from The American Heritage® Dictionary of the English Language, 4th Edition
- n. Rapidity of action or motion.
- n. Overeagerness to act.
- n. Rash or headlong action; precipitateness.
- transitive v. To hasten or cause to hasten.
- idiom make haste To move or act swiftly; hurry.
from Wiktionary, Creative Commons Attribution/Share-Alike License
- n. A speedy or quick action. (e.g. We were running late so we finished our meal in haste)
- v. To urge onward; to hasten
- v. To move with haste.
from the GNU version of the Collaborative International Dictionary of English
- n. Celerity of motion; speed; swiftness; dispatch; expedition; -- applied only to voluntary beings, as men and other animals.
- n. The state of being urged or pressed by business; hurry; urgency; sudden excitement of feeling or passion; precipitance; vehemence.
- v. To hasten; to hurry.
from The Century Dictionary and Cyclopedia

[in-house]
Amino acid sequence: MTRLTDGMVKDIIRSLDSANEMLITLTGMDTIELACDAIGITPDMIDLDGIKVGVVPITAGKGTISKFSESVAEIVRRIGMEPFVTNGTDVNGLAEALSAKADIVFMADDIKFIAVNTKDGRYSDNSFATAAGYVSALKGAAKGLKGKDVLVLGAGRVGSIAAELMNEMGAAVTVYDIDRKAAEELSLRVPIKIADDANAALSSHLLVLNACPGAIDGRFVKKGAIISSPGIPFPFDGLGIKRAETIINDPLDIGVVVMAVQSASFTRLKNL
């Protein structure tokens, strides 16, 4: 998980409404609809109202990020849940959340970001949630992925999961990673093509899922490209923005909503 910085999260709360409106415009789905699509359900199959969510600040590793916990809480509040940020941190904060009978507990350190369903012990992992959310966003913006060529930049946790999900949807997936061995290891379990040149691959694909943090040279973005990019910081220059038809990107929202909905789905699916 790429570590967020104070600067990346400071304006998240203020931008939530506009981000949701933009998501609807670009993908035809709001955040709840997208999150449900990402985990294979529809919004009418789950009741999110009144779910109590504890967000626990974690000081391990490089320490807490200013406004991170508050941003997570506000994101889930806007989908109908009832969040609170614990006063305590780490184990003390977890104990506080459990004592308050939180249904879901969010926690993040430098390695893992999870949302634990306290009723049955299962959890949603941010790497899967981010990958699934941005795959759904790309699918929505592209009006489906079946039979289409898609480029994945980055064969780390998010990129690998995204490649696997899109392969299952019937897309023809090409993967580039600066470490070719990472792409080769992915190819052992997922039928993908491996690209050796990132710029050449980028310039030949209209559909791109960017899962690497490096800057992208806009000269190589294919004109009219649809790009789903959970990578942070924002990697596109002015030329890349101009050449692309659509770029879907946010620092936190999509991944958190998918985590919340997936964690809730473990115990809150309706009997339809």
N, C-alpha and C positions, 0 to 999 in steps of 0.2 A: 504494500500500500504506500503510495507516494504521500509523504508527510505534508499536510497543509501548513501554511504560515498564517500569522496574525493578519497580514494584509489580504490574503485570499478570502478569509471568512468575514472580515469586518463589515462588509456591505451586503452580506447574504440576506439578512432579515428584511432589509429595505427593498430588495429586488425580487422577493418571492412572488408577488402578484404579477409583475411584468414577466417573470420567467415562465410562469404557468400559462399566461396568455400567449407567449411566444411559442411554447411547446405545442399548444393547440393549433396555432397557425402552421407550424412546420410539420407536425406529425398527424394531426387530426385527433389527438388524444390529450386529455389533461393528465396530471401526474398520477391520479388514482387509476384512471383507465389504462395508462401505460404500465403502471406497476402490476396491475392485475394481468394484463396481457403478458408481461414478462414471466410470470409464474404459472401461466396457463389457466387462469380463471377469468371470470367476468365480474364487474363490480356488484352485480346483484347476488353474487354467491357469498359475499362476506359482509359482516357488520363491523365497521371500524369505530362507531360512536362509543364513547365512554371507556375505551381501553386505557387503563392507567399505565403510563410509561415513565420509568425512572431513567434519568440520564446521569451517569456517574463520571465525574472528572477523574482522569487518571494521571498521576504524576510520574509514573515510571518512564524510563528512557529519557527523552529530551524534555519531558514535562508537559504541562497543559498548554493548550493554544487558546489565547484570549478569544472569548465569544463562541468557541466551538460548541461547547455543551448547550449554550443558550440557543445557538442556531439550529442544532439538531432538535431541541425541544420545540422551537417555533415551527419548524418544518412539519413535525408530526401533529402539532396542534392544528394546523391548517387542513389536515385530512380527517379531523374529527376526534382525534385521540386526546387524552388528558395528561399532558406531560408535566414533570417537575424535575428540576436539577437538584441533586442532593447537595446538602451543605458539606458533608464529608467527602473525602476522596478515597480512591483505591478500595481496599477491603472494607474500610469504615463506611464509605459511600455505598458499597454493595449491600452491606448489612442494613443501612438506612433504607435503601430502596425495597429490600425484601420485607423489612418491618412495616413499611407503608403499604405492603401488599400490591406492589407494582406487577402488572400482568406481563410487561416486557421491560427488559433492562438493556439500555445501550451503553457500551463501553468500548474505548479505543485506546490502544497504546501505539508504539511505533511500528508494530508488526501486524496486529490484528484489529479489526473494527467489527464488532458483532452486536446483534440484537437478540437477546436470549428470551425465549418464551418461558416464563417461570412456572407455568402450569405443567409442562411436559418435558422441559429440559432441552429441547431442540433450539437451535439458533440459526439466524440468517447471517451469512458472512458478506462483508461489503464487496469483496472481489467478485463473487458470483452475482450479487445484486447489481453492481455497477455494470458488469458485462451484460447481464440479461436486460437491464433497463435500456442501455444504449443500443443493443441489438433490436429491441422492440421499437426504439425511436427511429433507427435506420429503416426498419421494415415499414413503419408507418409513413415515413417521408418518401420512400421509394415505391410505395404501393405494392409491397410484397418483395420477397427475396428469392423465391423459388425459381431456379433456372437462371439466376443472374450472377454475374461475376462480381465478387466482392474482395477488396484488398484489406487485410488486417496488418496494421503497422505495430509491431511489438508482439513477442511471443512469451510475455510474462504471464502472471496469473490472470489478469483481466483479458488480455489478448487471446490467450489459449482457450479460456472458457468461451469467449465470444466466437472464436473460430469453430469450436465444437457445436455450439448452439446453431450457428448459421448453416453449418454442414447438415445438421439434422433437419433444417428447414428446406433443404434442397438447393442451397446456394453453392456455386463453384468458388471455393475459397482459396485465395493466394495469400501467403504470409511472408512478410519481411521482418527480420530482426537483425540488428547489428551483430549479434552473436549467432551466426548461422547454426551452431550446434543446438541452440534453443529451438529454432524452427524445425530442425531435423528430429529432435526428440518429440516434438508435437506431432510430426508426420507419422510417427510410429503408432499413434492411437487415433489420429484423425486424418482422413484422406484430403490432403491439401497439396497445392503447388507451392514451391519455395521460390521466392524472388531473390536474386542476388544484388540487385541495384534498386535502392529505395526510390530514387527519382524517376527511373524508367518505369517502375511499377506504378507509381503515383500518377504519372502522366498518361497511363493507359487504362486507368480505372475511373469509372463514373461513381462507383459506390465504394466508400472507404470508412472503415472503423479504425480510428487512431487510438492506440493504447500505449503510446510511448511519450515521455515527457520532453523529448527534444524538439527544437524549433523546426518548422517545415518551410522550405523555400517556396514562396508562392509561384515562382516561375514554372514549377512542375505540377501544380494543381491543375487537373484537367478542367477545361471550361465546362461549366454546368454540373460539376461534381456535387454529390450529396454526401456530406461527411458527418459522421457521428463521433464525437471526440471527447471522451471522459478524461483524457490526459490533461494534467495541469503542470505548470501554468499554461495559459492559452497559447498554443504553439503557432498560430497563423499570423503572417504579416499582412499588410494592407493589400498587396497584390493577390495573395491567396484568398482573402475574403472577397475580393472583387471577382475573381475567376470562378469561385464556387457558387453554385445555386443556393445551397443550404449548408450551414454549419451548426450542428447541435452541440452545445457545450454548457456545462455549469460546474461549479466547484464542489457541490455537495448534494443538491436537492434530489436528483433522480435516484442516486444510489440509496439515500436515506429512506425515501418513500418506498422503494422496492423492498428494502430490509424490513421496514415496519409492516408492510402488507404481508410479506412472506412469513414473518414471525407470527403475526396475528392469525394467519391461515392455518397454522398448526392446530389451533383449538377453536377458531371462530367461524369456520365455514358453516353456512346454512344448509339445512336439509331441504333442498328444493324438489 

- n. Celerity, primarily of voluntary motion; speed in general; swiftness in doing something; despatch; expedition.
- n. Too great celerity of action; unwise, unnecessary, or unseemly quickness; precipitancy.
- n. The state of being pressed for time, or of having little time to spare; hurry; eager desire to accomplish something in a limited time: as, to be in great haste to finish a letter.
- n. Synonyms Haste, hurry (see hasten); nimbleness, rapidity.
- Same as hasten: now chiefly in poetical use.
- To roast.
from WordNet 3.0 Copyright 2006 by Princeton University. All rights reserved.
- n. a condition of urgency making it necessary to hurry
- n. overly eager speed (and possible carelessness)
- n. the act of moving hurriedly and in a careless manner
Middle English, from Old French, of Germanic origin.(American Heritage® Dictionary of the English Language, Fourth Edition)
Blend of Middle English hasten (verb), (compare Dutch haasten, German hasten, Danish haste, Swed. hasta "to hasten, rush") and Middle English hast (noun) "haste" from Old French haste (French: hâte) from Frankish haist, haifst, violence . Akin to Old Frisian hāst, hāste "haste", Old English hǣst "violence", Old English hǣste "violent, impetuous, vehement", Old Norse heift/heipt ("feud"), Gothic 𐌷𐌰𐌹𐍆𐍃𐍄𐍃 (haifsts, "rivalry"). Cognate with German and Danish heftig ("vehement"). (Wiktionary)